iPhone tracks fitness levels better than wearables

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This is your next personal trainer. Photo: Roberto Baldwin/The Next Web
Your next personal trainer? Photo: Roberto Baldwin/The Next Web

One of the big selling points of wearable devices is that they will be able to help us keep track of various fitness metrics.

However, a new report claims smartphones are just as good (if not slightly better) at tracking physical activity as the most popular wearables on the market.

Tiny wearable could keep your kids from getting brain damage

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Concussion headware. Photo: Jim Merithew/Cult of  Mac
Wearables are now taking on concussions. Photo: Jim Merithew/Cult of Mac
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LAS VEGAS — Football in America is under attack after the revelation that concussions cause serious brain damage rocked the NFL. Youth participation has plummeted in the last two years but the folks at Linx have a new solution that will help parents keep track of when their kids are getting pounded too hard on the field.

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The Linx IAS sports monitor is a tiny Bluetooth sensor athletes can wear in a skull cap or headband to keep track of every impact on the field, no matter if they’re playing football, lacrosse, soccer, hockey or pretty much any other contact sport.

FTC presses Apple on protections for HealthKit data

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Apple's reputation as a mobile health company is growing. Photo: Apple
FTC wants to know who sees your Health data Photo: Apple

Apple’s HealthKit app for iOS 8 is great at capturing and storing personal health data from tons of sources, but according to a Reuters report, the U.S. Federal Trade Commission wants to know what it plans to do with all of it.

The FTC has reportedly met with from, seeking assurances that sensitive health data scooped up by the Apple Watch and other apps won’t be used without users’ permissions.

iTunes highlights HealthKit-ready fitness, nutrition, and medical apps

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Apple's reputation as a mobile health company is growing. Photo: Apple
Photo: Apple

Like a person with a new gym membership, Apple’s been on a health kick all year.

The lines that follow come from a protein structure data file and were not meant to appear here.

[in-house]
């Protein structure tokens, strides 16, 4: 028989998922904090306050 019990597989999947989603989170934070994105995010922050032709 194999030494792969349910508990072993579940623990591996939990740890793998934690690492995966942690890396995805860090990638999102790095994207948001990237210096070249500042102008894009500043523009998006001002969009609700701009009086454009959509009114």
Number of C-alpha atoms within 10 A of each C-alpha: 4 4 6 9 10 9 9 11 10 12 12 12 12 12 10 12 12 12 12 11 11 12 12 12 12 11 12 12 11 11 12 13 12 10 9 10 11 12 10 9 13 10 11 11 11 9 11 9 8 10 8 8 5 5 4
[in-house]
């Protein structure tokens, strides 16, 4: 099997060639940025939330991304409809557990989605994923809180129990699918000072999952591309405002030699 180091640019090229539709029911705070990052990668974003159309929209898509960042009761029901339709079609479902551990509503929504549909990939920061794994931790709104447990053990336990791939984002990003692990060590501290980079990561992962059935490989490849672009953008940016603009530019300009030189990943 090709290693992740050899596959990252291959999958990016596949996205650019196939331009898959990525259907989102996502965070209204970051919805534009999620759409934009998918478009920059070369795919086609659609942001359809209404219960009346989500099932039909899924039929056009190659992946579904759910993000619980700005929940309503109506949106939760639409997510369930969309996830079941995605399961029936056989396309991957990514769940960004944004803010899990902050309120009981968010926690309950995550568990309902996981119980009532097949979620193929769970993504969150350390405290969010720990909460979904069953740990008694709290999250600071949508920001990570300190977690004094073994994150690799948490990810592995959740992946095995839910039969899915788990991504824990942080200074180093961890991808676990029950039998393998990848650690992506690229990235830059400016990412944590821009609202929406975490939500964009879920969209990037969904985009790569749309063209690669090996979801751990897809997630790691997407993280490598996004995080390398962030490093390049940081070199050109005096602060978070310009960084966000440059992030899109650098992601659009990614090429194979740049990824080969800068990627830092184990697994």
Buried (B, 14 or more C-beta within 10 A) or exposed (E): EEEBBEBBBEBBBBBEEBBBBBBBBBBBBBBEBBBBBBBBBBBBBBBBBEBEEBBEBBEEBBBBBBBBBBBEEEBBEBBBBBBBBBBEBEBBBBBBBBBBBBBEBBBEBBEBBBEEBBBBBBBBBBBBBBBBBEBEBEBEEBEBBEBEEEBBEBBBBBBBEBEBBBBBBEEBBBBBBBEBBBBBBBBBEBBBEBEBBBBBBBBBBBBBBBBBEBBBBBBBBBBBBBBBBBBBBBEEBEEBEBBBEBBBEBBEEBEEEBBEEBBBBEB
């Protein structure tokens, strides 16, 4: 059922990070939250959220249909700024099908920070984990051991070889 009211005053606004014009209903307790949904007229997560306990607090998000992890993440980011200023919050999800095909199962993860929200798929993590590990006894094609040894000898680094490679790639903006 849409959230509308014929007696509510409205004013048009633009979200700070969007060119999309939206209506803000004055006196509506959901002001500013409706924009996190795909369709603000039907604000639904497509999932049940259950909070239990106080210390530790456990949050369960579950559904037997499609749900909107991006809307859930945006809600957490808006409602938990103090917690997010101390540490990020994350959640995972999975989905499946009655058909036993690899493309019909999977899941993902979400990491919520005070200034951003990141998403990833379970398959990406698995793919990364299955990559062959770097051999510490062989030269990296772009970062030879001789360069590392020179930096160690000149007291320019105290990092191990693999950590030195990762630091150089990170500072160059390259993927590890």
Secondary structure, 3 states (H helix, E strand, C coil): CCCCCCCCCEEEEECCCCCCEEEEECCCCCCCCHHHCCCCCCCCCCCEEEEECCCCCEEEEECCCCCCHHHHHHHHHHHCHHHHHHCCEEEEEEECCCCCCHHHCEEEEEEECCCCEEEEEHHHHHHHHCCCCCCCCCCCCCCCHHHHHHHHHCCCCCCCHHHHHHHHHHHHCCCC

First we had the announcement of HealthKit at WWDC, then a fitness-oriented iPhone 5s ad in June, followed by Apple’s entry into the fitness-tracking market with the Apple Watch unveiling, and now the App Store’s been updated with a new “Apps for Health” section.

This section continues Apple’s trend for using human curation in the App Store by highlighting 14 apps which take advantage of iOS 8’s Health app by bringing health and fitness data into one centralized apps for access by users.

How Cupertino’s rivals plan to survive the Apple Watch

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How does a wearables company survive being Sherlocked? Jawbone has some ideas.
How does a wearables company survive being Sherlocked? Jawbone has some ideas.

In the business world, Apple entering your product category is a little bit like a tsunami crashing into a home aquarium. What had previously seemed like a nice, small and self-contained ecosystem suddenly runs the risk of being obliterated by a giant wave-maker.

When Tim Cook announced the Apple Watch at Apple’s recent media event, the crowd went wild. But exciting as it was for consumers, it represents a seismic shift for the currently $330 million wearable tech industry.

Devices that can serve up smartphone notifications, track fitness goals and even advise us on health matters have the potential to be huge — but they’re not yet. That’s about to change, according to Juniper Research, which forecasts that wearable devices like smartwatches could hit sales of $19 billion by 2018.

What happens to Apple’s marketplace rivals as this sea change takes place? Cult of Mac did some digging to find out how companies like Jawbone and Fitbit plan to survive Apple’s smartwatch revolution.